Study: GreenFund’s 100 MEUR could be directed first and foremost to hardware companies
According to a recent study conducted by EY among entrepreneurs and investors, GreenFund which was set up to accelerate the green transition, and which presently has 100 million euros available, should focus its investments primarily on hardware companies, whose solutions are more time-consuming and riskier compared to software.
In addition, according to the study, the development of innovative solutions is hampered by the lack of market readiness to use green solutions.
“Estonia is the world leader in innovation and start-ups. In order to maintain this role and at the same time achieve the climate goals, a clear and conscious direction must be taken to develop and bring to the market research-intensive green technologies,” said Andres Sutt, Minister of Entrepreneurship and Information Technology.
The recent study shows that the business model of hardware-focused green companies is generally less attractive and too time-consuming for investors. Therefore, the state has an important role to play in making capital available and thus in attracting private investors.
Commenting on the results of the study, Sille Pettai, a member of the management board and the fund manager of SmartCap, explained that the operation of companies involved in hardware development is time-consuming, and it is much more difficult and expensive for such companies to start production or scale up than for software companies.
“Entrepreneurs and investors believe that the key role of GreenFund’s resources should be to invest primarily in companies with hardware and physical technological solutions that require longer development process and bigger research intensity. Sharing and mitigating these risks is also an important prerequisite for attracting private investors, as well as for creating a springboard for foreign capital,” said Pettai.
According to entrepreneurs and investors who participated in the study, the availability of money alone is not the key factor in achieving the goals of GreenFund. Knowledge sharing and non-monetary support, such as assembling business teams, providing a support network or validating technological solutions was also considered important. Entrepreneurs and investors pointed out that research-intensive projects or projects created in collaboration with universities could be preferred.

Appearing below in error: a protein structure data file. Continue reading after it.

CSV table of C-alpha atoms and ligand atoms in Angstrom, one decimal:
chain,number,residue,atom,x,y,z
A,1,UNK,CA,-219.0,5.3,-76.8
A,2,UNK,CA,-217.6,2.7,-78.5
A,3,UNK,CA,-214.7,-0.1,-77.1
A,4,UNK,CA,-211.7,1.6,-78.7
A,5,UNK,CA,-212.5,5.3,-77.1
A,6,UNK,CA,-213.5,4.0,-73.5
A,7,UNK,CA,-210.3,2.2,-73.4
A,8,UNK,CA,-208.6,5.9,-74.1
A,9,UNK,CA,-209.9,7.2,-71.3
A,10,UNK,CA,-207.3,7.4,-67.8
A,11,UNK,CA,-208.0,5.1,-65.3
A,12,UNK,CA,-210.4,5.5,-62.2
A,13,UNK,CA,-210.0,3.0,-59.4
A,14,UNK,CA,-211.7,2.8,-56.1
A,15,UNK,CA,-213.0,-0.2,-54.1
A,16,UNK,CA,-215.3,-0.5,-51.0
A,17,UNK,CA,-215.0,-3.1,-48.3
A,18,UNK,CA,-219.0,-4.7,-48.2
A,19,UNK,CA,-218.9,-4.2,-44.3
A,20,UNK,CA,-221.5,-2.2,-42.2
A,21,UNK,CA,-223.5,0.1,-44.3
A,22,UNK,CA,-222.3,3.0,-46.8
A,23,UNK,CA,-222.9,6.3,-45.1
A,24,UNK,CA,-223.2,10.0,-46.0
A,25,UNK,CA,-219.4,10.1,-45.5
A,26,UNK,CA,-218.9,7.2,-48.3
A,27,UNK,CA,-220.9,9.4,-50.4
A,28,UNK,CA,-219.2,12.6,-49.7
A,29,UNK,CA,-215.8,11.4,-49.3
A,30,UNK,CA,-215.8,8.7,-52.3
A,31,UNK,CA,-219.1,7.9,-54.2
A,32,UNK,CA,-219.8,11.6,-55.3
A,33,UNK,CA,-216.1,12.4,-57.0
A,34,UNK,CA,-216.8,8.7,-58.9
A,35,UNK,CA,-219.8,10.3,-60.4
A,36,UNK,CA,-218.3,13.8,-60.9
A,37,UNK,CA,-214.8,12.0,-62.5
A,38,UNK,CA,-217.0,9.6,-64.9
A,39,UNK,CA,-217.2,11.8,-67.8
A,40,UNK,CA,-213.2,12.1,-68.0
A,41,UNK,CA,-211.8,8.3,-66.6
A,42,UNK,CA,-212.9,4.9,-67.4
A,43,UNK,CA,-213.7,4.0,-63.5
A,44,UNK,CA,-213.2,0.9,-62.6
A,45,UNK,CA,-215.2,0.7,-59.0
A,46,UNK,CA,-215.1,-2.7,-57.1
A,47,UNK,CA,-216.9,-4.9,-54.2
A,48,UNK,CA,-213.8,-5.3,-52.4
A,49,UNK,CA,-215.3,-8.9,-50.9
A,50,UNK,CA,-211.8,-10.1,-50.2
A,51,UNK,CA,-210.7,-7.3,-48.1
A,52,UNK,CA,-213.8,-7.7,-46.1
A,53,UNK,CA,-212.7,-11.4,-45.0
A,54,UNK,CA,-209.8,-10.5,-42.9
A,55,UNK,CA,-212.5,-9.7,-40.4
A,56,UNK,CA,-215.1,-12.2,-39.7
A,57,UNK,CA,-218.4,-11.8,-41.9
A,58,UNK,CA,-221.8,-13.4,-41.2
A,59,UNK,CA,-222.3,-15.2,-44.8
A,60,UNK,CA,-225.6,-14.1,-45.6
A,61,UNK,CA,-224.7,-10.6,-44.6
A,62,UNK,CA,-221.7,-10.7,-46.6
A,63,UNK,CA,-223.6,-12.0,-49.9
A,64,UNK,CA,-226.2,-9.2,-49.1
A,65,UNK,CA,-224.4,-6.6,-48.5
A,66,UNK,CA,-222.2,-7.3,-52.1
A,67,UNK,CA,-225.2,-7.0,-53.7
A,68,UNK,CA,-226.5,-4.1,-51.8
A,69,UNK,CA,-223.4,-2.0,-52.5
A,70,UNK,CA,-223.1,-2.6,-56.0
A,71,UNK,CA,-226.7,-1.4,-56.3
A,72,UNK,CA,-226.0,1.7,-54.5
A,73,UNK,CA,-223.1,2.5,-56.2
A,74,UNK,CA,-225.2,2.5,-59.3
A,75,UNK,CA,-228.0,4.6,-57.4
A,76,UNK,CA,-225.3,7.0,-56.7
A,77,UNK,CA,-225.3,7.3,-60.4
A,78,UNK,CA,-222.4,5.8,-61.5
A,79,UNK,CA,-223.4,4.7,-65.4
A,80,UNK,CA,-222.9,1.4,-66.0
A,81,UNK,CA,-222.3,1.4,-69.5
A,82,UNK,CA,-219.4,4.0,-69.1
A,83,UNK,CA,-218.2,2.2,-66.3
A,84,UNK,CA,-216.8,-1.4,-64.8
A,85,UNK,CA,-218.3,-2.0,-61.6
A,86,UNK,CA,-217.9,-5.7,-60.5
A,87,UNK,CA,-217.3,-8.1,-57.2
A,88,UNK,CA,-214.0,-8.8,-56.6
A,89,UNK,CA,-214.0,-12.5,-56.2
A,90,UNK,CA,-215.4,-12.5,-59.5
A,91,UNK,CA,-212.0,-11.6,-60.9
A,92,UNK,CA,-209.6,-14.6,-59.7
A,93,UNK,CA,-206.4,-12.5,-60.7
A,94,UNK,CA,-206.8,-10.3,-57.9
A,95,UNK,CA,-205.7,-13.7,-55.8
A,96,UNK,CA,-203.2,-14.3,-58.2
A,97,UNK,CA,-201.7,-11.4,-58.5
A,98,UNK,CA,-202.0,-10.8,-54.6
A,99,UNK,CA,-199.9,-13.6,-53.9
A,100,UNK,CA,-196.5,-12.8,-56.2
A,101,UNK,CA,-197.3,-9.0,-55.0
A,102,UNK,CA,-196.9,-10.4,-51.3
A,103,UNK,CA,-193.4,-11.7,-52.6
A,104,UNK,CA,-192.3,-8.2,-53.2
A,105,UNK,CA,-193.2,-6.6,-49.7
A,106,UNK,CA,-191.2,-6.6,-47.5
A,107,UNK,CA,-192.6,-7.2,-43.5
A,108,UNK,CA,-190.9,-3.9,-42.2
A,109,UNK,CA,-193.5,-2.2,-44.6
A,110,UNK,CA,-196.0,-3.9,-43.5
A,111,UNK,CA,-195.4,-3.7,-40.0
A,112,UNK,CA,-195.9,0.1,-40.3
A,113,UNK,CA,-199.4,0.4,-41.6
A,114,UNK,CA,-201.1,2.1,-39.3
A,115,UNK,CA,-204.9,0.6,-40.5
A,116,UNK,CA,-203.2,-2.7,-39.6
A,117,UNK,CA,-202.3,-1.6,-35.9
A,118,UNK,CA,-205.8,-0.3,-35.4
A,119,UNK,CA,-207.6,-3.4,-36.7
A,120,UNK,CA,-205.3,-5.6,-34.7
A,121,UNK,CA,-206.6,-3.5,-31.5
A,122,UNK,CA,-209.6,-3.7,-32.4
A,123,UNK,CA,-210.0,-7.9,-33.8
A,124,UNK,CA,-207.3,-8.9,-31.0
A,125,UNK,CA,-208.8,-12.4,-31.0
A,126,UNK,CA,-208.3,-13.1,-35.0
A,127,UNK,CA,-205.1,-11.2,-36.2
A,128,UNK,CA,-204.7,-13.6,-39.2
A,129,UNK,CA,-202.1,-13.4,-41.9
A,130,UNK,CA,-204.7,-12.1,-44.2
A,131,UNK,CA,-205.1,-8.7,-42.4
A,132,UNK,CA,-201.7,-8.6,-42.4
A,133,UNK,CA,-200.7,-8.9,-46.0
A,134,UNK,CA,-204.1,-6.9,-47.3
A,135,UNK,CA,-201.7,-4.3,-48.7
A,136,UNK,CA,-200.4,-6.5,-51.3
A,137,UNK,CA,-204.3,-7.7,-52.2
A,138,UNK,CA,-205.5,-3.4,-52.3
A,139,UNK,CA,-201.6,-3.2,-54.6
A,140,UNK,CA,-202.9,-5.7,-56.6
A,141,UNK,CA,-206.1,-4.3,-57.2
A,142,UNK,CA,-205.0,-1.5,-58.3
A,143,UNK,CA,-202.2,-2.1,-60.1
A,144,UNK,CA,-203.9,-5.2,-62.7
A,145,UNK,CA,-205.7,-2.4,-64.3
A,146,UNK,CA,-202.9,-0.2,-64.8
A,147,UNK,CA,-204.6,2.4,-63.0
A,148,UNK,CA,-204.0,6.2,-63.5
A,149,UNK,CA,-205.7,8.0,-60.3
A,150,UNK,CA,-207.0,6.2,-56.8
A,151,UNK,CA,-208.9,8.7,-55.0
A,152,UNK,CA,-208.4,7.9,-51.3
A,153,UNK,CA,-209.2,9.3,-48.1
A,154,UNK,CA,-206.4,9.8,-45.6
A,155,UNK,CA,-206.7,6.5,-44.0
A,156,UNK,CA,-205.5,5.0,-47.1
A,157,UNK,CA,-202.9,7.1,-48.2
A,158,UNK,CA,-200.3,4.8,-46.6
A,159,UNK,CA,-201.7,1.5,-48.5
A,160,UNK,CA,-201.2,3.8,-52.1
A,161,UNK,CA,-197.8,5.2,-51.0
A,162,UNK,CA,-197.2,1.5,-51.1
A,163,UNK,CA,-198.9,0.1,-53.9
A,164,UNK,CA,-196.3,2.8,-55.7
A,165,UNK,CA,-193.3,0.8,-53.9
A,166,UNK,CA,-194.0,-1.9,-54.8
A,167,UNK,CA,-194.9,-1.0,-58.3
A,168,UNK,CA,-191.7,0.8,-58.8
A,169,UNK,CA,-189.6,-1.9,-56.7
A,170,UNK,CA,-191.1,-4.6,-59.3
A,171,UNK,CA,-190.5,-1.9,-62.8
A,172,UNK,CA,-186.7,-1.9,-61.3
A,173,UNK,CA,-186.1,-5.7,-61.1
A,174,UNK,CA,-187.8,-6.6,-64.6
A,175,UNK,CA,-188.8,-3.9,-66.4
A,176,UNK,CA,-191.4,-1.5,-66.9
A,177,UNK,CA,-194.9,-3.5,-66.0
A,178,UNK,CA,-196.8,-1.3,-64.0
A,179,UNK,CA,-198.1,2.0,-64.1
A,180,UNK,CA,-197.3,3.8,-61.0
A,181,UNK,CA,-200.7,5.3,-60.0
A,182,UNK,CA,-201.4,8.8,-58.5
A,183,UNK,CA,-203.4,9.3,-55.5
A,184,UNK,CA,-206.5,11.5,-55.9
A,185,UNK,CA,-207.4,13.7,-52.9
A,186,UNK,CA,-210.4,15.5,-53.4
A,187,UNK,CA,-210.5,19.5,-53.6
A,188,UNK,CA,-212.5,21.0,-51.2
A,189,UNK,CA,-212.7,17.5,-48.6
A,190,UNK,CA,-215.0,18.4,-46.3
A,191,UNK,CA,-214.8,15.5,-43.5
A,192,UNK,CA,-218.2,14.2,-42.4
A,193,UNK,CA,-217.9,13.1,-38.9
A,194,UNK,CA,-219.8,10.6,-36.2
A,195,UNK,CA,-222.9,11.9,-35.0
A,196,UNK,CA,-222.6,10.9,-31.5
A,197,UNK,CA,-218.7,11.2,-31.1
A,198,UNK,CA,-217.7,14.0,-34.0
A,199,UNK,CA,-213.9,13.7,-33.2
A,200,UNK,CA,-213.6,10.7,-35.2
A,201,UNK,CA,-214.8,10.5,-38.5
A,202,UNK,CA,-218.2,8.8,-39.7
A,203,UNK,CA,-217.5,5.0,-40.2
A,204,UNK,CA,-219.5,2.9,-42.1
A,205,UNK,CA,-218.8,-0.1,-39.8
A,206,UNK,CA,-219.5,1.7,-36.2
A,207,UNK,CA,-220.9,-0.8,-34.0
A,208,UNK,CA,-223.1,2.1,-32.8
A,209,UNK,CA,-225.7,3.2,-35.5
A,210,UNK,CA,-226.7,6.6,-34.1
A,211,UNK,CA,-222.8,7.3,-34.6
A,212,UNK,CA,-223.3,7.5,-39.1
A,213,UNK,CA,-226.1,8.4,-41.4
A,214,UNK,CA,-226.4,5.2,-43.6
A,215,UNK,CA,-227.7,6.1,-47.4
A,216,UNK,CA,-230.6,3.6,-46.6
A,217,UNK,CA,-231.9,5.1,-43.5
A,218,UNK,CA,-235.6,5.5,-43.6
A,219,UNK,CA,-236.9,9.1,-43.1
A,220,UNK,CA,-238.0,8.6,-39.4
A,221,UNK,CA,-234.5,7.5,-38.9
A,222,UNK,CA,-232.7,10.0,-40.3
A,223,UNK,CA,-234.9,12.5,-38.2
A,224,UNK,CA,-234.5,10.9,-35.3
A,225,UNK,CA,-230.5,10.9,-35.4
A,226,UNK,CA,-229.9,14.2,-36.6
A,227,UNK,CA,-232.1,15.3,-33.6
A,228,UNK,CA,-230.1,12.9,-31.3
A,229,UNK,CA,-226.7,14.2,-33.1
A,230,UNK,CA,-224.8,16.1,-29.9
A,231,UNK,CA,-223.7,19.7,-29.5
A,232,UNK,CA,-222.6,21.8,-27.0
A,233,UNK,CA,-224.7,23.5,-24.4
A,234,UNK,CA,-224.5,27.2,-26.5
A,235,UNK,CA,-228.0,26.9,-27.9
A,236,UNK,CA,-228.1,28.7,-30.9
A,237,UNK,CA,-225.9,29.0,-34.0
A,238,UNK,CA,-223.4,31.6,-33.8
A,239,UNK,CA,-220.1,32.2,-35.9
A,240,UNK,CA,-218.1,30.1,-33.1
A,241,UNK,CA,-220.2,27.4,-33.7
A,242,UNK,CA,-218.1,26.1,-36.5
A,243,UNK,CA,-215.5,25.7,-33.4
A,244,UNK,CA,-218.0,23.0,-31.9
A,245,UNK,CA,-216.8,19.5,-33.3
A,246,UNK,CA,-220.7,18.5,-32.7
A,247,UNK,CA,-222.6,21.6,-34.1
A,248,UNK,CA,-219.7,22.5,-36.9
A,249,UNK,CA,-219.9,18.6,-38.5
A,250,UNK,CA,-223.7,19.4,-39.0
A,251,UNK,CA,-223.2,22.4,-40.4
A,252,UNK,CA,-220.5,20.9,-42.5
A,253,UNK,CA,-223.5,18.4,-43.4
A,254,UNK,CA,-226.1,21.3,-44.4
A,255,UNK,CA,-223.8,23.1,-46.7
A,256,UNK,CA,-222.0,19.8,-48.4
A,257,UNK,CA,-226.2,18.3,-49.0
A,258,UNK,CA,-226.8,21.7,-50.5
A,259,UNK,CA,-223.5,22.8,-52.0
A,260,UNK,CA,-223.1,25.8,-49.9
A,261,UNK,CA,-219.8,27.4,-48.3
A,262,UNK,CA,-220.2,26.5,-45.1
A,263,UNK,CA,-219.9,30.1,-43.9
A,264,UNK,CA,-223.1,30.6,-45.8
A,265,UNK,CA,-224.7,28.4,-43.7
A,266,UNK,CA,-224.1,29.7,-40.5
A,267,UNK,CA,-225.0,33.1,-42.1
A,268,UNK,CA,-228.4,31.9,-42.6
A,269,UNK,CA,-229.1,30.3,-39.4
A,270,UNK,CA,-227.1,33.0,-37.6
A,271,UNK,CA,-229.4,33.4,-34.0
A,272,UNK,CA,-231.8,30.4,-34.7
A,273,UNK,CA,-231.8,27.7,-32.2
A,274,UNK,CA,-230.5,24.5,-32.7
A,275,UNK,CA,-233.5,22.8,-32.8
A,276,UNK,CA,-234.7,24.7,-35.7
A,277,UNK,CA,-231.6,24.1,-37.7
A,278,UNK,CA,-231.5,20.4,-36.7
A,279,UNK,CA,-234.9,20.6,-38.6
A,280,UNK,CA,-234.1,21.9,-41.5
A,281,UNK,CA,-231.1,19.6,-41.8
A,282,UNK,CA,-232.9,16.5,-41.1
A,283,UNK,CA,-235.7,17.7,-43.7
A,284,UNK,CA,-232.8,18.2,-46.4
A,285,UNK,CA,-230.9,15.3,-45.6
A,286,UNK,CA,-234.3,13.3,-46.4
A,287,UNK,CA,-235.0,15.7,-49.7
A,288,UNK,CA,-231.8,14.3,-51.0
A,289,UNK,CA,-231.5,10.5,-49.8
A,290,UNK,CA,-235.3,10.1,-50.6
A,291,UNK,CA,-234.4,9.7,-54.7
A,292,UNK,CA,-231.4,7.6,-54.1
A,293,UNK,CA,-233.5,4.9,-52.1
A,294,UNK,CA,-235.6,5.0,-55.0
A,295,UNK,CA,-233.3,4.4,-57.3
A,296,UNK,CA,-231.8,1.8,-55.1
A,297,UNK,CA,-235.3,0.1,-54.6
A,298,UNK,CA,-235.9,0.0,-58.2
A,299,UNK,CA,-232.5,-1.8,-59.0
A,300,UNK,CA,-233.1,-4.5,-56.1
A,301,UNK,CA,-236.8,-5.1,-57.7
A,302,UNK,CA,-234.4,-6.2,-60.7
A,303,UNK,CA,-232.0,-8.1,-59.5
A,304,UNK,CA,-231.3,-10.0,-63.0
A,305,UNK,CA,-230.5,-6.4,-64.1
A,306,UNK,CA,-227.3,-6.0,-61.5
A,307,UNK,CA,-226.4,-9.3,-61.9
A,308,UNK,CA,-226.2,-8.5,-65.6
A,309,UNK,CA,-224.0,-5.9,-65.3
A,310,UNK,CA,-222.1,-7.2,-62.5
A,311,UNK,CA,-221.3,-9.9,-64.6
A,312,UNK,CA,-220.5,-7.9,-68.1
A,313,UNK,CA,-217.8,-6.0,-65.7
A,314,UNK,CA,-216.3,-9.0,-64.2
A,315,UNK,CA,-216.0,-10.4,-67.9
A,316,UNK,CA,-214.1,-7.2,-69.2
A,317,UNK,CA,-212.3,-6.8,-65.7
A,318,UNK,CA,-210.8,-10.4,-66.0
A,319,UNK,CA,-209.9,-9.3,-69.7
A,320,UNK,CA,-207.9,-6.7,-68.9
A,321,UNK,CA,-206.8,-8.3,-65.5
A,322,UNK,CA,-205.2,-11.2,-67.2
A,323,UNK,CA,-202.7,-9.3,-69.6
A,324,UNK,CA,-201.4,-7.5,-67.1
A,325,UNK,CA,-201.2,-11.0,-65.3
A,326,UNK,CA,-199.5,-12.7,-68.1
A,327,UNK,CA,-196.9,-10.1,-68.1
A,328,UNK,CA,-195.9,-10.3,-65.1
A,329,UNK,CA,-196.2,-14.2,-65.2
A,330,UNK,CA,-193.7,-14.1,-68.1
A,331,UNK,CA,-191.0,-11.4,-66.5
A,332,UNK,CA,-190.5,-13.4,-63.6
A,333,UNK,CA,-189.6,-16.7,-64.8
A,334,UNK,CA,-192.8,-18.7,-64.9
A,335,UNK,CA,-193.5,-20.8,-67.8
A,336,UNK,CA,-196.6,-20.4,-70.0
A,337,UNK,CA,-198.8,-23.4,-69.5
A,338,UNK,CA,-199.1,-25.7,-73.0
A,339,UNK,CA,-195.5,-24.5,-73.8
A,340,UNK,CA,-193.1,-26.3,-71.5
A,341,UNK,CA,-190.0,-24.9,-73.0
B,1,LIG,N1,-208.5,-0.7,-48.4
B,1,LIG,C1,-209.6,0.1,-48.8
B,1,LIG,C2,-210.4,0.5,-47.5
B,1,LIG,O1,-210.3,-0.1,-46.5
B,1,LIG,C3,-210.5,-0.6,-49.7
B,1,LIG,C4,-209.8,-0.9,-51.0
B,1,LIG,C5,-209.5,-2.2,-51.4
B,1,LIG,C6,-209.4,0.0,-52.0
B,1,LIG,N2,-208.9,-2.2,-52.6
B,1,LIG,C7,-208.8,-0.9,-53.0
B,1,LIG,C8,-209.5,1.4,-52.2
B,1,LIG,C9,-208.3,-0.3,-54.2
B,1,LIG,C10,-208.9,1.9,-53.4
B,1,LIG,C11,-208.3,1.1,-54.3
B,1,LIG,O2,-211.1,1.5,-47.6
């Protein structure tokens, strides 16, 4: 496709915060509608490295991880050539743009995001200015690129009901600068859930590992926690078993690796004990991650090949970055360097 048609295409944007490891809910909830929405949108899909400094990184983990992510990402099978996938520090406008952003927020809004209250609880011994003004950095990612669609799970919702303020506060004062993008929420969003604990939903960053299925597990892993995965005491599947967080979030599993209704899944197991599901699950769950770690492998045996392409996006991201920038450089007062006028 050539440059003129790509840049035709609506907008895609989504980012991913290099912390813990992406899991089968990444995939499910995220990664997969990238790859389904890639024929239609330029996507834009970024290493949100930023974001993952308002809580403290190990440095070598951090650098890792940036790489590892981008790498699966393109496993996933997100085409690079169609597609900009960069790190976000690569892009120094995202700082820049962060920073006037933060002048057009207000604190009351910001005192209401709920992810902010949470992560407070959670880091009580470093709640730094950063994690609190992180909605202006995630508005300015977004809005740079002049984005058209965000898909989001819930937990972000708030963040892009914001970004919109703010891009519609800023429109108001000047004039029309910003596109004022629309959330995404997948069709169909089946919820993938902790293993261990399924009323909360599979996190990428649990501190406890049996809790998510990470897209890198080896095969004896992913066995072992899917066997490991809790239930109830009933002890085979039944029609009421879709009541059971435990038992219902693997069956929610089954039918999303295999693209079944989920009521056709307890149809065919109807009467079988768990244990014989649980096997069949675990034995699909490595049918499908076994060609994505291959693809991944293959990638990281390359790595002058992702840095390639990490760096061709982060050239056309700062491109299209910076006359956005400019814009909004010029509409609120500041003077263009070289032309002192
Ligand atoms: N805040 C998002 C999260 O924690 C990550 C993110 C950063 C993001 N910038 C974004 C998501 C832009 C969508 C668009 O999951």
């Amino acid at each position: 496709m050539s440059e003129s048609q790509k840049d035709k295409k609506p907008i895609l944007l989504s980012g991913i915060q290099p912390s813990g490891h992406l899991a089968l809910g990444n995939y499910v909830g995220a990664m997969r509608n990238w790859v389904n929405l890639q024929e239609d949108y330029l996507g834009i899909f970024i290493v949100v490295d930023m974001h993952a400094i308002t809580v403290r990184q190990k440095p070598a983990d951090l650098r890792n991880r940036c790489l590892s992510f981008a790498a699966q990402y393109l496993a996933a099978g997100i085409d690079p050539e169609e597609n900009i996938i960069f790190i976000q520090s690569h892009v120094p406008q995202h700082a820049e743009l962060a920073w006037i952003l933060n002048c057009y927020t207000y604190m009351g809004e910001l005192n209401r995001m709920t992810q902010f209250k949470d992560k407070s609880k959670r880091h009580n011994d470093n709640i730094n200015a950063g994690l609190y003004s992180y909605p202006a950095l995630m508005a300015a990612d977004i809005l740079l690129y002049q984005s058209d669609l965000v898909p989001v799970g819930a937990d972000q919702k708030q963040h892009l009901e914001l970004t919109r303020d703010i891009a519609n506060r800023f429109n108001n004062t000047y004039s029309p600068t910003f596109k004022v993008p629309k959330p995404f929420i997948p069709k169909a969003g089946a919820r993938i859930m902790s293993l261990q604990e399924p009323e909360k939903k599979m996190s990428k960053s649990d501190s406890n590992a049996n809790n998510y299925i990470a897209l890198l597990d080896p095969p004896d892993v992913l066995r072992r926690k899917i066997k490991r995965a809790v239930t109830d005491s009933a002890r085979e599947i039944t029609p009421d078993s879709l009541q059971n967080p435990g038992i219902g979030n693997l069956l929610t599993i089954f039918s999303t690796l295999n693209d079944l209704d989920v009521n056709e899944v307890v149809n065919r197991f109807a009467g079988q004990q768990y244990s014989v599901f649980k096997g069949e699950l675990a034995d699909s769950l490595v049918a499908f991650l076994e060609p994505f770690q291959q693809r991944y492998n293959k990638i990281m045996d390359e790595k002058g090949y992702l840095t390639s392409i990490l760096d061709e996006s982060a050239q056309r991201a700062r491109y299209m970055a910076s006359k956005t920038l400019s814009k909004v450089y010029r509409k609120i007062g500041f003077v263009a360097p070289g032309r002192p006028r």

“I view GreenFund as a so-called informed investor who, through venture capital funds, offers not only patient capital, but also the knowledge, contacts and other support that market participants need in order to succeed in developing and bringing new green technologies to the market,” said SmartCap’s fund manager Sille Pettai. “Based on the input of the study, we will move forward at a faster pace in order to establish more detailed conditions for GreenFund in the coming months and to make first investments already this year.”
In addition, participants in the study pointed out that the low readiness of Estonian society to start using green technologies and solutions is a significant obstacle to bringing them to the market. According to entrepreneurs, this is illustrated by the slowly changing regulatory environment, and by the lack of social and regulatory pressure on end-users and companies to be more environmentally friendly.
The study conducted by EY and presented today focused on Estonian green technology companies whose activities potentially contribute to reducing or solving environmental problems. The study was conducted between February and April 2022, and in-depth interviews were organised with 23 green technology companies and 11 capital providers.
The goal of the study was to map and assess shortcomings in terms of capital and the need for additional capital for existing Estonian green technology companies, in order to obtain input for the development of conditions of GreenFund. The study was completed at the end of April, and its summary is available here (in Estonian).
Through SmartCap’s GreenFund it is planned to offer equity investments in the amount of 100 million euros until 2026, and the addition of contribution of private investors is also expected. GreenFund is funded by the European Union from resources of NextGenerationEU (RRF) recovery instrument.
SmartCap is a subsidiary of the joint venture between KredEx and Enterprise Estonia, and it is registered with the Financial Supervision Authority as a small fund manager which manages the state Venture Capital Fund and GreenFund.